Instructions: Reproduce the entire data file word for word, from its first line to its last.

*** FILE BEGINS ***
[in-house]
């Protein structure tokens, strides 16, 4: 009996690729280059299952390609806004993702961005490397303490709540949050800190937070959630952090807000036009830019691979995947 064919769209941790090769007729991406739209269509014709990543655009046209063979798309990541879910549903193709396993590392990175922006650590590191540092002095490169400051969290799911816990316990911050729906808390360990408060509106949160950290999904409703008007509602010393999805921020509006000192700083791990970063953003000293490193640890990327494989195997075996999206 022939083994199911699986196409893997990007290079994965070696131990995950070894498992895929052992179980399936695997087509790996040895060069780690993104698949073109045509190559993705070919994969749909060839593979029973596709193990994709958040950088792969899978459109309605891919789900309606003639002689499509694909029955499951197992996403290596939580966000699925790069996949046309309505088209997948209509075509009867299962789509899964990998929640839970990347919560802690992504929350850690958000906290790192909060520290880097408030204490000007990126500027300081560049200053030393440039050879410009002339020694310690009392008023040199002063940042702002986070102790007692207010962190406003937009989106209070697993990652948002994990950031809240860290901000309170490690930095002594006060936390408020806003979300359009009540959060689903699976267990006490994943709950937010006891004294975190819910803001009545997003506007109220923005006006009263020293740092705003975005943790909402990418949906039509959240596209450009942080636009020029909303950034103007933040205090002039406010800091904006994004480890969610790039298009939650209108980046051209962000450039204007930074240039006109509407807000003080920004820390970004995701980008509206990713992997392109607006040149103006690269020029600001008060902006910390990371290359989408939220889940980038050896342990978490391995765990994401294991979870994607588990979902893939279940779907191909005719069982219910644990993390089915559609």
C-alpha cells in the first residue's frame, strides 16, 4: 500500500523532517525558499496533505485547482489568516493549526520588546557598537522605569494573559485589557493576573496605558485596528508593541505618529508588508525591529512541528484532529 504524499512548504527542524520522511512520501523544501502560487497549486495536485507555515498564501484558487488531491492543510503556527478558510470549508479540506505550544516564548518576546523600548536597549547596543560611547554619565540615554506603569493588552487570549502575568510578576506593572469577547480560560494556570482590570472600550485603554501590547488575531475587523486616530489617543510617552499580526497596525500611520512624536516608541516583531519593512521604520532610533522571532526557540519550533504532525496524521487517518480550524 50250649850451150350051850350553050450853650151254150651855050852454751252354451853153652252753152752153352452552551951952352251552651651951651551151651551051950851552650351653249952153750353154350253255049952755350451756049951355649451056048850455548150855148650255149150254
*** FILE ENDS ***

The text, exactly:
[in-house]
């Protein structure tokens, strides 16, 4: 009996690729280059299952390609806004993702961005490397303490709540949050800190937070959630952090807000036009830019691979995947 064919769209941790090769007729991406739209269509014709990543655009046209063979798309990541879910549903193709396993590392990175922006650590590191540092002095490169400051969290799911816990316990911050729906808390360990408060509106949160950290999904409703008007509602010393999805921020509006000192700083791990970063953003000293490193640890990327494989195997075996999206 022939083994199911699986196409893997990007290079994965070696131990995950070894498992895929052992179980399936695997087509790996040895060069780690993104698949073109045509190559993705070919994969749909060839593979029973596709193990994709958040950088792969899978459109309605891919789900309606003639002689499509694909029955499951197992996403290596939580966000699925790069996949046309309505088209997948209509075509009867299962789509899964990998929640839970990347919560802690992504929350850690958000906290790192909060520290880097408030204490000007990126500027300081560049200053030393440039050879410009002339020694310690009392008023040199002063940042702002986070102790007692207010962190406003937009989106209070697993990652948002994990950031809240860290901000309170490690930095002594006060936390408020806003979300359009009540959060689903699976267990006490994943709950937010006891004294975190819910803001009545997003506007109220923005006006009263020293740092705003975005943790909402990418949906039509959240596209450009942080636009020029909303950034103007933040205090002039406010800091904006994004480890969610790039298009939650209108980046051209962000450039204007930074240039006109509407807000003080920004820390970004995701980008509206990713992997392109607006040149103006690269020029600001008060902006910390990371290359989408939220889940980038050896342990978490391995765990994401294991979870994607588990979902893939279940779907191909005719069982219910644990993390089915559609």
C-alpha cells in the first residue's frame, strides 16, 4: 500500500523532517525558499496533505485547482489568516493549526520588546557598537522605569494573559485589557493576573496605558485596528508593541505618529508588508525591529512541528484532529 504524499512548504527542524520522511512520501523544501502560487497549486495536485507555515498564501484558487488531491492543510503556527478558510470549508479540506505550544516564548518576546523600548536597549547596543560611547554619565540615554506603569493588552487570549502575568510578576506593572469577547480560560494556570482590570472600550485603554501590547488575531475587523486616530489617543510617552499580526497596525500611520512624536516608541516583531519593512521604520532610533522571532526557540519550533504532525496524521487517518480550524 50250649850451150350051850350553050450853650151254150651855050852454751252354451853153652252753152752153352452552551951952352251552651651951651551151651551051950851552650351653249952153750353154350253255049952755350451756049951355649451056048850455548150855148650255149150254